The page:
Nicotine effects on exercise performance and physiological responses in nicotine-naïve individuals: a systematic review

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Abstract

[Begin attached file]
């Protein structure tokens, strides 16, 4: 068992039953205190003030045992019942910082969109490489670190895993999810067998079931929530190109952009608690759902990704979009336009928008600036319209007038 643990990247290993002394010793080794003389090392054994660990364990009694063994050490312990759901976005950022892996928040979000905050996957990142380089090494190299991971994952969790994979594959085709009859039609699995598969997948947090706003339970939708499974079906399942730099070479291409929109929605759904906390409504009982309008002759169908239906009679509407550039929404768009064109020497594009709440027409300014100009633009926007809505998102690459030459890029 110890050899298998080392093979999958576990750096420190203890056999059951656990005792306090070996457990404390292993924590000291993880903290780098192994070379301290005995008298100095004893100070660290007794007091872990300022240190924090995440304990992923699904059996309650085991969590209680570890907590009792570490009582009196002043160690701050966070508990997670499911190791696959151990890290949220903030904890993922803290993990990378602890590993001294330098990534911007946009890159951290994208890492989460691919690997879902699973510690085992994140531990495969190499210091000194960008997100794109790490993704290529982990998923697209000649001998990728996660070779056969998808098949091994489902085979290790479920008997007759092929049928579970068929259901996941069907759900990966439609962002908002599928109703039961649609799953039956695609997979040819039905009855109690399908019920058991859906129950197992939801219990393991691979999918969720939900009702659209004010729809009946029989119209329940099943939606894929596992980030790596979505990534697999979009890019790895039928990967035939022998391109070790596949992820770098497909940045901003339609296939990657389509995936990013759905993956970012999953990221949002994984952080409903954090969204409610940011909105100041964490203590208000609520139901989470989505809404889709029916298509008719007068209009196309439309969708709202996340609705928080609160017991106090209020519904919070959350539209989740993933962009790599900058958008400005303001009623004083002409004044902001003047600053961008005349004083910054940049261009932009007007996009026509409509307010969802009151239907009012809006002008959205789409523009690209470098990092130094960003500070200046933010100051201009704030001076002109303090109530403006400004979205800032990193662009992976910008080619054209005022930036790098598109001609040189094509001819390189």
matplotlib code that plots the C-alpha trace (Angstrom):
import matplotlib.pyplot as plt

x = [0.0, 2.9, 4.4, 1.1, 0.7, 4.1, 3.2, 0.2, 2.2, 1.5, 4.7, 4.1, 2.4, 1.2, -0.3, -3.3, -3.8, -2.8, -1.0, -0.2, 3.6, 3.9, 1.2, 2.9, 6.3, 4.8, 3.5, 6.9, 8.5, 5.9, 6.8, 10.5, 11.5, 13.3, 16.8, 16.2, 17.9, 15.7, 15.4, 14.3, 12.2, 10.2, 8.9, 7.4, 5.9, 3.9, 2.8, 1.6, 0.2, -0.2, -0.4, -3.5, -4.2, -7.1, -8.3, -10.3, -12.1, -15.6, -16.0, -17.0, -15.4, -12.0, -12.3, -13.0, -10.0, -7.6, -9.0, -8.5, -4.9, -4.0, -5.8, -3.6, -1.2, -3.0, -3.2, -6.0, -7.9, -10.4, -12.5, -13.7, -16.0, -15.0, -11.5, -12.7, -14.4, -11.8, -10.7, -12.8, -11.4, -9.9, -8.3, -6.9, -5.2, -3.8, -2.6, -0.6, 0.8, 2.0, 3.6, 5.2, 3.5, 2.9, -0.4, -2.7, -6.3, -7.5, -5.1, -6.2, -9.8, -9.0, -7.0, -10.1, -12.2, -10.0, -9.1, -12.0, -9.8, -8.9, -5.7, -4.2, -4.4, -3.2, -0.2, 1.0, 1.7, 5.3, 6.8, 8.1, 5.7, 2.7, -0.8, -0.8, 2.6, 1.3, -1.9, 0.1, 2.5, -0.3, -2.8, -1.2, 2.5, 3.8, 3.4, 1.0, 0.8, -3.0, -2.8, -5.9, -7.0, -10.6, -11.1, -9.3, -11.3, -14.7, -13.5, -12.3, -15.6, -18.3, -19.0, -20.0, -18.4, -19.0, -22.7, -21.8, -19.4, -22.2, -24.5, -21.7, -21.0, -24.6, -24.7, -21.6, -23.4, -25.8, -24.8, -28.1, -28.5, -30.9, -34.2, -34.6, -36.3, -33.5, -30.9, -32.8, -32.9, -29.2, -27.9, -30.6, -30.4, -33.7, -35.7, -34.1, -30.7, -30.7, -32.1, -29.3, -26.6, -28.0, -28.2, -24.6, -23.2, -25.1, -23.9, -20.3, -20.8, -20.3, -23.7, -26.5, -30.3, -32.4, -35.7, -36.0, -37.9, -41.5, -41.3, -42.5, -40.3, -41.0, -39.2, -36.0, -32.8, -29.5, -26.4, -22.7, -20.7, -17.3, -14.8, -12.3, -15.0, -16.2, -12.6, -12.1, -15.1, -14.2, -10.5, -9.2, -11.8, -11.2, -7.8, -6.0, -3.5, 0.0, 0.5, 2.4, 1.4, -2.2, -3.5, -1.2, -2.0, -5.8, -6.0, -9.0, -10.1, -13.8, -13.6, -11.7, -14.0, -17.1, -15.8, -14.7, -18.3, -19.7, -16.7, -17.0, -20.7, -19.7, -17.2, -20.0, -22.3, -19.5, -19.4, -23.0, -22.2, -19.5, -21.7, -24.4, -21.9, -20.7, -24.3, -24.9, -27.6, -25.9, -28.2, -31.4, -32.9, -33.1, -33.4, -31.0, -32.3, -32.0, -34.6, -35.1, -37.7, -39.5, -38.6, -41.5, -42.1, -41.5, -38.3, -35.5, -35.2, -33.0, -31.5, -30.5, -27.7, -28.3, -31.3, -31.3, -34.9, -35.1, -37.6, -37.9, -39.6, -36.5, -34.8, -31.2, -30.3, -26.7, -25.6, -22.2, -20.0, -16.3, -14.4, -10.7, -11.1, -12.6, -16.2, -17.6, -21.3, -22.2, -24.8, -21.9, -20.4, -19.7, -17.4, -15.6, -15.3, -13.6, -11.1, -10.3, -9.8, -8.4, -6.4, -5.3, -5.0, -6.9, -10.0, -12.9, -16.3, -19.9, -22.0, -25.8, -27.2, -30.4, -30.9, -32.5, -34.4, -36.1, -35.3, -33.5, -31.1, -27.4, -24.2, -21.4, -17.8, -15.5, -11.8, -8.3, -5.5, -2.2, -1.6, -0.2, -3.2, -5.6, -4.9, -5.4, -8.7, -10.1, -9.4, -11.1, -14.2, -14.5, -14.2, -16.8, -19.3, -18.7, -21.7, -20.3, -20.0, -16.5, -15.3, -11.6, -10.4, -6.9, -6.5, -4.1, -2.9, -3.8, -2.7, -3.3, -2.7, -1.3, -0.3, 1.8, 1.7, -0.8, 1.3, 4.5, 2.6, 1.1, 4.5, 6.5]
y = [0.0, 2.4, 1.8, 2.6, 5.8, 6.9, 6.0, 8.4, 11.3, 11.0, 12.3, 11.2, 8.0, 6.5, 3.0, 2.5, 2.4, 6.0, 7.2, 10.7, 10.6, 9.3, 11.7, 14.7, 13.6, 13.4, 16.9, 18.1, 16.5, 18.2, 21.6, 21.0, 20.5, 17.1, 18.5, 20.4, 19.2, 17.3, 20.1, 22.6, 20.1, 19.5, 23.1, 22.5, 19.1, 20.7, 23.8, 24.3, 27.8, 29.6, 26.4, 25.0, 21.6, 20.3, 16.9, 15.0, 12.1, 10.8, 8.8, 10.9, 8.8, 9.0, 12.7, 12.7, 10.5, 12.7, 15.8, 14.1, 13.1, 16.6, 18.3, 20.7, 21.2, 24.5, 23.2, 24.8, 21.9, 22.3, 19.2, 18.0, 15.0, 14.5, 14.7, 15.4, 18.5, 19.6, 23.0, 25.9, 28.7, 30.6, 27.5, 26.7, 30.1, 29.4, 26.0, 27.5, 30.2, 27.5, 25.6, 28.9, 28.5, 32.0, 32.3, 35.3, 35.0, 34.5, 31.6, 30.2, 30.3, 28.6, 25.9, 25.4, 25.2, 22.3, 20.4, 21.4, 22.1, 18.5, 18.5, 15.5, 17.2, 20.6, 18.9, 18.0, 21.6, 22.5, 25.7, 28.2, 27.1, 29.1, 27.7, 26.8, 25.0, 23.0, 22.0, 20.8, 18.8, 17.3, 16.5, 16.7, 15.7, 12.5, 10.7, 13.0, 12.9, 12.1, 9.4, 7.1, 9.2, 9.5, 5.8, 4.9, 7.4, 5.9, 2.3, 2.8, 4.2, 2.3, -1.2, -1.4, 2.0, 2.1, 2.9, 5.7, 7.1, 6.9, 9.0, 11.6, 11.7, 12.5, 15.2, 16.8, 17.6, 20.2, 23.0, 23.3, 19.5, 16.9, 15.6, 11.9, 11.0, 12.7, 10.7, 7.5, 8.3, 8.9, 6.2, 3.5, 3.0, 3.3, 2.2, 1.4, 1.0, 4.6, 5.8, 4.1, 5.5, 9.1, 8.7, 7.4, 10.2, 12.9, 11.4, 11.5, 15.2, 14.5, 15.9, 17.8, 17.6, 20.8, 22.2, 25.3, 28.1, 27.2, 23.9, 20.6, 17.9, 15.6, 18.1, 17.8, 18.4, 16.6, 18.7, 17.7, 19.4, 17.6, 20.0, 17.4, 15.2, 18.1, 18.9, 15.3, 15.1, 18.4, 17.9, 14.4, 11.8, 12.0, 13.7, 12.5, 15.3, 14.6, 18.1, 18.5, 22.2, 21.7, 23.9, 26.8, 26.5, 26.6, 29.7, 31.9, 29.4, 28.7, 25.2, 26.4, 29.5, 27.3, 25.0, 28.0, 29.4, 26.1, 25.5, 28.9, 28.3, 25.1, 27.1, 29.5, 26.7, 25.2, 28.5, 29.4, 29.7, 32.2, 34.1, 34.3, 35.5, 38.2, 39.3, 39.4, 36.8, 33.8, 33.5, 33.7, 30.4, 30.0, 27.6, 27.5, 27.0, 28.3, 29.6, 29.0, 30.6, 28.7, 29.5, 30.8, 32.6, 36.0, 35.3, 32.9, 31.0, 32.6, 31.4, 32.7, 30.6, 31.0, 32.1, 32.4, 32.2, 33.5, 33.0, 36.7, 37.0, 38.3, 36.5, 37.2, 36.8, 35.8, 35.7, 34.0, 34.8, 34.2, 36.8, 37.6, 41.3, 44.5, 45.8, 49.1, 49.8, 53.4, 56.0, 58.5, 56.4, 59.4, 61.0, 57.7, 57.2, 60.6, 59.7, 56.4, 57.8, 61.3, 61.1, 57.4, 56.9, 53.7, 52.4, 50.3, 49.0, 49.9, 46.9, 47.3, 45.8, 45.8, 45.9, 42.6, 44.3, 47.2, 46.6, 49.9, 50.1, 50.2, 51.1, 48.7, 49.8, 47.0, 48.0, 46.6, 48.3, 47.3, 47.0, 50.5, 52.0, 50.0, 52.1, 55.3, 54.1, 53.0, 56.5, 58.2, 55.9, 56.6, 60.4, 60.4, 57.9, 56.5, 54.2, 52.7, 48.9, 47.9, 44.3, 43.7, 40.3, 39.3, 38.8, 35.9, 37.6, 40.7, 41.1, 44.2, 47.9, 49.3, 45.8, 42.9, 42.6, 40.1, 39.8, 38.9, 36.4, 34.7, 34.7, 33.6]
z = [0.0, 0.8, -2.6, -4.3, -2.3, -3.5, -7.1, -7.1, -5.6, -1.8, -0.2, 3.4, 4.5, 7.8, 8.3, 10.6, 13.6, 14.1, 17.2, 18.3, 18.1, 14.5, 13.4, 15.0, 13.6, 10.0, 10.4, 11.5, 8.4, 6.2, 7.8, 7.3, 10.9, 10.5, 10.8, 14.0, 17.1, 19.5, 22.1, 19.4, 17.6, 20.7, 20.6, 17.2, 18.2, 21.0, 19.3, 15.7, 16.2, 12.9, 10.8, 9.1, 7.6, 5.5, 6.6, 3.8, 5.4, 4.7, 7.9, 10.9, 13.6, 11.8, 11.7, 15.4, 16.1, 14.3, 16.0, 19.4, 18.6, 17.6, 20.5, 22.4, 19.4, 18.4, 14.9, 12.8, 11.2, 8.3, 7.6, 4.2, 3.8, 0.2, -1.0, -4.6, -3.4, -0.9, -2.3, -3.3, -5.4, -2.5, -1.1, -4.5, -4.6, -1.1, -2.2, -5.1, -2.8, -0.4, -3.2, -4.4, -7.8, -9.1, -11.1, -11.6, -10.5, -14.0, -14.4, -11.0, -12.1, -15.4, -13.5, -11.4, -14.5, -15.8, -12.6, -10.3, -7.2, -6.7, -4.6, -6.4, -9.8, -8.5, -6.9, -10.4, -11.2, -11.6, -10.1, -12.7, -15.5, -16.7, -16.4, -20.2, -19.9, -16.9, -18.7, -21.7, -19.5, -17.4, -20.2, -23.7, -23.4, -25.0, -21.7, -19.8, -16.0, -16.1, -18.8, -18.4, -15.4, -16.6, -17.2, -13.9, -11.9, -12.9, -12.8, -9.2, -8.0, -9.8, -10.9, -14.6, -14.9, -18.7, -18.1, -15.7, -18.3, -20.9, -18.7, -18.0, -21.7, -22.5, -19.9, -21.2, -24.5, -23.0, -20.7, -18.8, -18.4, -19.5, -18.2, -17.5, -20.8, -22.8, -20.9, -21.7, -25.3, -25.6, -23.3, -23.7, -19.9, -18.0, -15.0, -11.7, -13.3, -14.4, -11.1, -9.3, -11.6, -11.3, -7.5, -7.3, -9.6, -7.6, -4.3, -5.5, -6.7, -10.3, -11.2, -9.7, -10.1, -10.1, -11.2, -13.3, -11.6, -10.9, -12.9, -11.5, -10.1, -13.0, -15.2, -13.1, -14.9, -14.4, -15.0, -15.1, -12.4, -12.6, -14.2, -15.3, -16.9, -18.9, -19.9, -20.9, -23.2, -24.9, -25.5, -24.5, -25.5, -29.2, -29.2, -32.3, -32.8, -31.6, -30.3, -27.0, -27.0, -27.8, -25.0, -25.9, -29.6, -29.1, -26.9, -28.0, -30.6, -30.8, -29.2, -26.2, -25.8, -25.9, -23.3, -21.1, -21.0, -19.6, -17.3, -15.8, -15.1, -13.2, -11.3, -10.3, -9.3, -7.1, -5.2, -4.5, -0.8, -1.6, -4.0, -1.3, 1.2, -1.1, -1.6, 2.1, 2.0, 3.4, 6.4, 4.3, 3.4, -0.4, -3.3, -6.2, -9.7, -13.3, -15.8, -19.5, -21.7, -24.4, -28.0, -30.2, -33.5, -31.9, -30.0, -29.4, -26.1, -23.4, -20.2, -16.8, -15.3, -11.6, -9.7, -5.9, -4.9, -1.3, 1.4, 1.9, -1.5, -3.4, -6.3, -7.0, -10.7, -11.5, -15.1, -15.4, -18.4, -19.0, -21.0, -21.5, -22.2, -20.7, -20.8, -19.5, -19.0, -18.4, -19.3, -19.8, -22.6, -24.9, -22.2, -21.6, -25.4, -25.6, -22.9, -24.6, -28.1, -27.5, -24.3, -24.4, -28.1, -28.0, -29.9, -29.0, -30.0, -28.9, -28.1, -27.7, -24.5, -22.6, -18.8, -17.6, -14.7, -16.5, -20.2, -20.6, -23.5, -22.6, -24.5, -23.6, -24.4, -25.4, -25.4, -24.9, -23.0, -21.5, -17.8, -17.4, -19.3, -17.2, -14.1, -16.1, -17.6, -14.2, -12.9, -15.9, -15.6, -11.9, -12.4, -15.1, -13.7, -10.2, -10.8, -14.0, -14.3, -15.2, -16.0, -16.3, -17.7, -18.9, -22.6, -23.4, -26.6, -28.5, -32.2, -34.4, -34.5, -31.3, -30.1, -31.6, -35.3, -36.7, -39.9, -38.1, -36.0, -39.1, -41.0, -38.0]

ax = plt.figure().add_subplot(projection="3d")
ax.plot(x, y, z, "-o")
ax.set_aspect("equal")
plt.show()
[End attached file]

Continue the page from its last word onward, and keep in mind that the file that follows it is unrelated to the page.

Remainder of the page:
The purpose of this systematic review was to evaluate the effects of smokeless forms of nicotine on physiological responses and exercise performance. Methodology and reporting were based on the PRISMA statement. The intervention was defined as any product containing nicotine that did not require smoking. Searches were conducted across two electronic databases with supplementary approaches utilized. Studies were selected following set inclusion and exclusion criteria and checked by two independent authors. A modified PEDro scale was utilized to rate study quality with studies averaging 9·3/13. Six studies assessed exercise performance with endurance-based parameters reported as significantly improved with nicotine in one study, while anaerobic parameters were unaffected or decreased compared to placebo except in one study which reported enhanced leg extensor torque but no effect on countermovement jump or Wingate anaerobic capacity. Sixteen of 28 studies investigating physiological responses reported that nicotine significantly increased heart rate compared to placebo or control. Blood pressure and blood flow were also reported as significantly increased in multiple studies. While there is strong evidence of nicotine-induced changes in physiological function that would benefit physical performance, beneficial effects have only been reported on leg extensor torque and endurance performance by one study each. Subsequently, there is need for more research with strong methodological quality to definitively evaluate nicotine's potential as an ergogenic aid.

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